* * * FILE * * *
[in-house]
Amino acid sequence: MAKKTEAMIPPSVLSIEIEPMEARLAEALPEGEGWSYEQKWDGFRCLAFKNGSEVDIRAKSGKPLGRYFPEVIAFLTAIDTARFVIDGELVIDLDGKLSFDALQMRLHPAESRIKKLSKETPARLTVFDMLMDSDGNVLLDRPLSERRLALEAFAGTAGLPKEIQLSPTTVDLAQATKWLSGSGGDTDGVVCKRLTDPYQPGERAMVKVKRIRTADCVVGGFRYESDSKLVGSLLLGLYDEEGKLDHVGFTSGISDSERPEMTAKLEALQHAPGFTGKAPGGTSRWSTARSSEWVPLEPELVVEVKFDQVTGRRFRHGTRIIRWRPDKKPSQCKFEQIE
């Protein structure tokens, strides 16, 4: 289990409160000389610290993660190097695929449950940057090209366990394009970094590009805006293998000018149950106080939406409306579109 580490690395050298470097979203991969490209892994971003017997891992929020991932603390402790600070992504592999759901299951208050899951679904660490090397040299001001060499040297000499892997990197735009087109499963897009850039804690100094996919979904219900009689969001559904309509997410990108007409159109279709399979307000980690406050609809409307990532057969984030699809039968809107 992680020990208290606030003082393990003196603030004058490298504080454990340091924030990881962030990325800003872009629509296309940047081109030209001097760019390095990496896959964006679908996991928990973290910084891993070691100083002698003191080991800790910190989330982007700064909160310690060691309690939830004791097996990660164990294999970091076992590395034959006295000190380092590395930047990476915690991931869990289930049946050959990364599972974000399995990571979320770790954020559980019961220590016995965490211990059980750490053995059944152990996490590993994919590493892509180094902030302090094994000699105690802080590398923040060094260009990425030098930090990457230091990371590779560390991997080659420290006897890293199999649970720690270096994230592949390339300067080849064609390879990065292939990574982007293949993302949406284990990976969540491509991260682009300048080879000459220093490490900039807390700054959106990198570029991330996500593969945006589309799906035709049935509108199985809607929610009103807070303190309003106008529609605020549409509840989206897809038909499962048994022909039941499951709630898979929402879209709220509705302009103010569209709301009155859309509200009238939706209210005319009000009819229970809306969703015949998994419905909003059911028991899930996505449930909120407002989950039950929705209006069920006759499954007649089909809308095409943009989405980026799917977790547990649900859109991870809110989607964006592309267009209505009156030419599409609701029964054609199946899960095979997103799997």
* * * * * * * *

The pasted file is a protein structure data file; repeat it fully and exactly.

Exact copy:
[in-house]
Amino acid sequence: MAKKTEAMIPPSVLSIEIEPMEARLAEALPEGEGWSYEQKWDGFRCLAFKNGSEVDIRAKSGKPLGRYFPEVIAFLTAIDTARFVIDGELVIDLDGKLSFDALQMRLHPAESRIKKLSKETPARLTVFDMLMDSDGNVLLDRPLSERRLALEAFAGTAGLPKEIQLSPTTVDLAQATKWLSGSGGDTDGVVCKRLTDPYQPGERAMVKVKRIRTADCVVGGFRYESDSKLVGSLLLGLYDEEGKLDHVGFTSGISDSERPEMTAKLEALQHAPGFTGKAPGGTSRWSTARSSEWVPLEPELVVEVKFDQVTGRRFRHGTRIIRWRPDKKPSQCKFEQIE
């Protein structure tokens, strides 16, 4: 289990409160000389610290993660190097695929449950940057090209366990394009970094590009805006293998000018149950106080939406409306579109 580490690395050298470097979203991969490209892994971003017997891992929020991932603390402790600070992504592999759901299951208050899951679904660490090397040299001001060499040297000499892997990197735009087109499963897009850039804690100094996919979904219900009689969001559904309509997410990108007409159109279709399979307000980690406050609809409307990532057969984030699809039968809107 992680020990208290606030003082393990003196603030004058490298504080454990340091924030990881962030990325800003872009629509296309940047081109030209001097760019390095990496896959964006679908996991928990973290910084891993070691100083002698003191080991800790910190989330982007700064909160310690060691309690939830004791097996990660164990294999970091076992590395034959006295000190380092590395930047990476915690991931869990289930049946050959990364599972974000399995990571979320770790954020559980019961220590016995965490211990059980750490053995059944152990996490590993994919590493892509180094902030302090094994000699105690802080590398923040060094260009990425030098930090990457230091990371590779560390991997080659420290006897890293199999649970720690270096994230592949390339300067080849064609390879990065292939990574982007293949993302949406284990990976969540491509991260682009300048080879000459220093490490900039807390700054959106990198570029991330996500593969945006589309799906035709049935509108199985809607929610009103807070303190309003106008529609605020549409509840989206897809038909499962048994022909039941499951709630898979929402879209709220509705302009103010569209709301009155859309509200009238939706209210005319009000009819229970809306969703015949998994419905909003059911028991899930996505449930909120407002989950039950929705209006069920006759499954007649089909809308095409943009989405980026799917977790547990649900859109991870809110989607964006592309267009209505009156030419599409609701029964054609199946899960095979997103799997």